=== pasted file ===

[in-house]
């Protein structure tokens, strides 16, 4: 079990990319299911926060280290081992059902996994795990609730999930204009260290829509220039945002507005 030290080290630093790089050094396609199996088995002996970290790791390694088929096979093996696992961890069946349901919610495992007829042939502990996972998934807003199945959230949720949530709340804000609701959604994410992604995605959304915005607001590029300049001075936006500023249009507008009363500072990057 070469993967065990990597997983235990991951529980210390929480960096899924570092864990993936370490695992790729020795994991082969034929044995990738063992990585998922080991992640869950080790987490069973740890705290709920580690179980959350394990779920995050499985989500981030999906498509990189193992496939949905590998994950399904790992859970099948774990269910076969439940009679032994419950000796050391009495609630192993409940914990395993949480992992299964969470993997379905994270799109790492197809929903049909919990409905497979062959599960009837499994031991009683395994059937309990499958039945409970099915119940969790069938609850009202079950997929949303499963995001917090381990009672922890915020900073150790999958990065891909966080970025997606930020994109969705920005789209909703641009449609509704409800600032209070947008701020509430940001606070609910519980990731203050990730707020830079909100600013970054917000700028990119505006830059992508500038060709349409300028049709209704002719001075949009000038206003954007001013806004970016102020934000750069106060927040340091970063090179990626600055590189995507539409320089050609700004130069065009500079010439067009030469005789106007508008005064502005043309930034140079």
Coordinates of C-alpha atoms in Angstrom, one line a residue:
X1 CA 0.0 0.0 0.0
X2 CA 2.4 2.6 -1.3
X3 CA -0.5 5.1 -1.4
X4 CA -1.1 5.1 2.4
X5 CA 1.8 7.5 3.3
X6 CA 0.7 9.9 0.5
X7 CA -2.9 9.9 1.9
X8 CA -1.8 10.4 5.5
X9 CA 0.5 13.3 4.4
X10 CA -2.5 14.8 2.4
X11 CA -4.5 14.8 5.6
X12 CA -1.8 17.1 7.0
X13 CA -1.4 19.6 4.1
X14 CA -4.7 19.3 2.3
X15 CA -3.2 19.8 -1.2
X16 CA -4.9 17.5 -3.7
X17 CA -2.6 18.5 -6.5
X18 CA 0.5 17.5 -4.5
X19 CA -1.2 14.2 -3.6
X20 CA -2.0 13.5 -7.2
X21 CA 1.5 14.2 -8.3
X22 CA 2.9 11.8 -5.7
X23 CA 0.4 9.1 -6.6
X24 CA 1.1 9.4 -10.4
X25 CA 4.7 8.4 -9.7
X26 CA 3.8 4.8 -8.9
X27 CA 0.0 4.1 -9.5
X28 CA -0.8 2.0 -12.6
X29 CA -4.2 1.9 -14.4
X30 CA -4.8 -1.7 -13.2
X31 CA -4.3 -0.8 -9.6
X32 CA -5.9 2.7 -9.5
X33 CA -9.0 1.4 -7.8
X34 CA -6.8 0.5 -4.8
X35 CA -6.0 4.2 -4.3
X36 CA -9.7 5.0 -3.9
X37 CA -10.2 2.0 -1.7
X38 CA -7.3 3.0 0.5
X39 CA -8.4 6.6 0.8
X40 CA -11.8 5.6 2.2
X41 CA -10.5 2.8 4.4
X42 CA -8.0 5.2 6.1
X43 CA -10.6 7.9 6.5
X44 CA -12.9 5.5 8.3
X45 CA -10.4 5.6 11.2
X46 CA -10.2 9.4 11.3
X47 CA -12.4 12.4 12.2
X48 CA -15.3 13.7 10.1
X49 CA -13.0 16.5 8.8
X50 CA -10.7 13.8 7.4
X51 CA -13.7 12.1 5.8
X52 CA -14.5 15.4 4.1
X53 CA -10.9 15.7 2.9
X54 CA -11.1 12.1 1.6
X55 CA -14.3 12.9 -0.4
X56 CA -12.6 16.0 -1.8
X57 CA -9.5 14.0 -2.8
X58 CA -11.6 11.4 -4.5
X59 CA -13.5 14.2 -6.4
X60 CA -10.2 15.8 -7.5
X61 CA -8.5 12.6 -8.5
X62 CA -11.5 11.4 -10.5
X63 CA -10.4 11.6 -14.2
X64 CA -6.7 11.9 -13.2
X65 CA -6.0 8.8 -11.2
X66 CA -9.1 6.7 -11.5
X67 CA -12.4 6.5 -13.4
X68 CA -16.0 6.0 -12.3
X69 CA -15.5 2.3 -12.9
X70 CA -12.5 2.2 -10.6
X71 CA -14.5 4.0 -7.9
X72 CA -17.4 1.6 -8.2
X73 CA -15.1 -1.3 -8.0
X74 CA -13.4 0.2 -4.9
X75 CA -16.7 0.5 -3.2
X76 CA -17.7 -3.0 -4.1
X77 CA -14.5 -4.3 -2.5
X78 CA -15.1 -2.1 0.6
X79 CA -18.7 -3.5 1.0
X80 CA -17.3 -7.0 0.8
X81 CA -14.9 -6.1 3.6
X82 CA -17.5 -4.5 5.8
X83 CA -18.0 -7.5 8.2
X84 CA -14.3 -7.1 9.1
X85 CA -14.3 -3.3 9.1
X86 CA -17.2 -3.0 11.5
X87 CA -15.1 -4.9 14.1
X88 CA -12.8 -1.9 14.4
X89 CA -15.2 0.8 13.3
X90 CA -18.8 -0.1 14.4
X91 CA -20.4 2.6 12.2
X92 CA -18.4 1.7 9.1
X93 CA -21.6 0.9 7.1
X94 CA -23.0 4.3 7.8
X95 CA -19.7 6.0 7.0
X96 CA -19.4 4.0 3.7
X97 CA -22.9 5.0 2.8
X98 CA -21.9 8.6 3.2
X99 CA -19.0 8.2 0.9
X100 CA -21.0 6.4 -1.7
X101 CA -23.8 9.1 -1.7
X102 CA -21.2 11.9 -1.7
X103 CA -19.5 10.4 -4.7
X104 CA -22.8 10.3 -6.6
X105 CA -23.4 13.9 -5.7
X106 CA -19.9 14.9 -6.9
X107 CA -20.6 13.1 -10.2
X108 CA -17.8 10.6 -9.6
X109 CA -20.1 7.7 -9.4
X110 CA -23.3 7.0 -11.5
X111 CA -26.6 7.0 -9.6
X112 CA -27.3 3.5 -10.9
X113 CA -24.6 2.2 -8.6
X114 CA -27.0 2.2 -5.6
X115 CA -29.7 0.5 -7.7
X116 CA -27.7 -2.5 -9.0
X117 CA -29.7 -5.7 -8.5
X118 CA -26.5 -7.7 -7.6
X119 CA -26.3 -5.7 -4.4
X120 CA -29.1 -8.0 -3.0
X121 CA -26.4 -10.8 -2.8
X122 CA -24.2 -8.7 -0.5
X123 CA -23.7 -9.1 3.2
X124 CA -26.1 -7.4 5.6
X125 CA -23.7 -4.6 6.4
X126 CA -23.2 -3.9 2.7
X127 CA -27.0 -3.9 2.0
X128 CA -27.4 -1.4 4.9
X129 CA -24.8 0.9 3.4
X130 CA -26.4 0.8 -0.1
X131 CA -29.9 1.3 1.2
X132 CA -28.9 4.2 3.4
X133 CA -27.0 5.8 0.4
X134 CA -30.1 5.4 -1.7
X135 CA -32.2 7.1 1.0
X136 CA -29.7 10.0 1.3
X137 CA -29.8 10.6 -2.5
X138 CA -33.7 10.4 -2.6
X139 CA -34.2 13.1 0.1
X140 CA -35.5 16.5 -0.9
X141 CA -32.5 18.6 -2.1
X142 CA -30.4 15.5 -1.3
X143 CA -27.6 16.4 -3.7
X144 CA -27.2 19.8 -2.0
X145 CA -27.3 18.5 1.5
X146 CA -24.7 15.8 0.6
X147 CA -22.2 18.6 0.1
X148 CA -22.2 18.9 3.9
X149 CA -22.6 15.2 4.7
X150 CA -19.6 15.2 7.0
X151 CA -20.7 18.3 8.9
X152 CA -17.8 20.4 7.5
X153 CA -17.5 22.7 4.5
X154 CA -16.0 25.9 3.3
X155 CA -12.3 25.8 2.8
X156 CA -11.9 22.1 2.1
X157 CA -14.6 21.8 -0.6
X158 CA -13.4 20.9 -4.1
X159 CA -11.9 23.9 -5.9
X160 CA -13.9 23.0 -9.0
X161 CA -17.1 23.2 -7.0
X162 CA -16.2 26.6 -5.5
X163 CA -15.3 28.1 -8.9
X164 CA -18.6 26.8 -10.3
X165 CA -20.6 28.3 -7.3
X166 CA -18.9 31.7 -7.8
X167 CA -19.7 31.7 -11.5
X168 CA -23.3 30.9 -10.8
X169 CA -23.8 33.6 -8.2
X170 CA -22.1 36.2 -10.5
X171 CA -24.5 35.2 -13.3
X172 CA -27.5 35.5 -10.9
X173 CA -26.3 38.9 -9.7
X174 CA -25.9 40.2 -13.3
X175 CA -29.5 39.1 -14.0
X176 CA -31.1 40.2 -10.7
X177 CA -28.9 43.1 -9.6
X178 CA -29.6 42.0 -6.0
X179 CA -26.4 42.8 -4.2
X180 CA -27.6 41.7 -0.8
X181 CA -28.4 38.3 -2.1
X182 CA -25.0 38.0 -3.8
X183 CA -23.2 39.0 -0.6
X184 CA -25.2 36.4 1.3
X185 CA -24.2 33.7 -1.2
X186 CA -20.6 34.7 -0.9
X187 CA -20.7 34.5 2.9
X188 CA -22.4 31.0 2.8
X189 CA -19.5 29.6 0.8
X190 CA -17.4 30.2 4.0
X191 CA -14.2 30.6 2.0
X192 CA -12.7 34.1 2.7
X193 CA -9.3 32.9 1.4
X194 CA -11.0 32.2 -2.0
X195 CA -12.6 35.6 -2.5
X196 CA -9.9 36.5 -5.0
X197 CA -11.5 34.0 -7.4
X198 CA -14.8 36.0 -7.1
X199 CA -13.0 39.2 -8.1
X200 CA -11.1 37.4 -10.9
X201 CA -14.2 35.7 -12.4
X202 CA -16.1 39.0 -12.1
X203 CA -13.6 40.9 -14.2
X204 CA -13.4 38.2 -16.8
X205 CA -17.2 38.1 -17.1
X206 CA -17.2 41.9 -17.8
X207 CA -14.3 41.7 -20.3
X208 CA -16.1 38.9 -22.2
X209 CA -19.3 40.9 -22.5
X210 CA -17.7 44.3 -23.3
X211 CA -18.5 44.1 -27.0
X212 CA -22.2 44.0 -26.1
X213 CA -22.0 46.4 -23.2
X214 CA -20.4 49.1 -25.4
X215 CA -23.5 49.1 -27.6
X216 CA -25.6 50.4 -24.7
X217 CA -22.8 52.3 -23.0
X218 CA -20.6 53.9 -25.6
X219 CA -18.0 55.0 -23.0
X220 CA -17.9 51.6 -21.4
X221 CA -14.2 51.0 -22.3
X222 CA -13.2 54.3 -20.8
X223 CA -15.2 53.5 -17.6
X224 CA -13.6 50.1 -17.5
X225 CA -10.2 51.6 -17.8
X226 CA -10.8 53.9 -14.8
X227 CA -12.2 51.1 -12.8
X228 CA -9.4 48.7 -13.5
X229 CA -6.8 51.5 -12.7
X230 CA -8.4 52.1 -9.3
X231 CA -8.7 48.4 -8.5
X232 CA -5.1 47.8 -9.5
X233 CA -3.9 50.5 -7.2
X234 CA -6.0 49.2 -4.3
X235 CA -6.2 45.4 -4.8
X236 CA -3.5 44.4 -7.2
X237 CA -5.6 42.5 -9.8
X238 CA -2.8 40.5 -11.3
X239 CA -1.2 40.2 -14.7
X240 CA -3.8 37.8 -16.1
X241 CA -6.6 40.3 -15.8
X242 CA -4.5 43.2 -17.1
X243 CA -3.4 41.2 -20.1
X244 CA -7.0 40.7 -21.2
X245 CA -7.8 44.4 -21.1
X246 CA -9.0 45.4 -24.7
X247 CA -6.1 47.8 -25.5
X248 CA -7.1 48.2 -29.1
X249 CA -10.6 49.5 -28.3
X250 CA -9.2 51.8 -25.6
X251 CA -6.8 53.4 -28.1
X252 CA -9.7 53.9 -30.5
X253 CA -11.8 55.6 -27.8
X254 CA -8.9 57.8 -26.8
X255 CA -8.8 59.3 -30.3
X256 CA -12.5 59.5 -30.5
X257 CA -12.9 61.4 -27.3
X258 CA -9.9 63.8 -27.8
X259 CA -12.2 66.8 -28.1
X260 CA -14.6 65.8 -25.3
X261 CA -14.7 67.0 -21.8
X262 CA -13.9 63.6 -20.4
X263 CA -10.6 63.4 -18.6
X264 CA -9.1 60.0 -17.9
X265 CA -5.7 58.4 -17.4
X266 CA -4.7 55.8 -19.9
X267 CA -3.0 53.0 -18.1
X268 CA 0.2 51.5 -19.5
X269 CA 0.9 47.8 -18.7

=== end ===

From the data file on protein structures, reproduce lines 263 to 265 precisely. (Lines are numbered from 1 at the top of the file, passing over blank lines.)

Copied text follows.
X260 CA -14.6 65.8 -25.3
X261 CA -14.7 67.0 -21.8
X262 CA -13.9 63.6 -20.4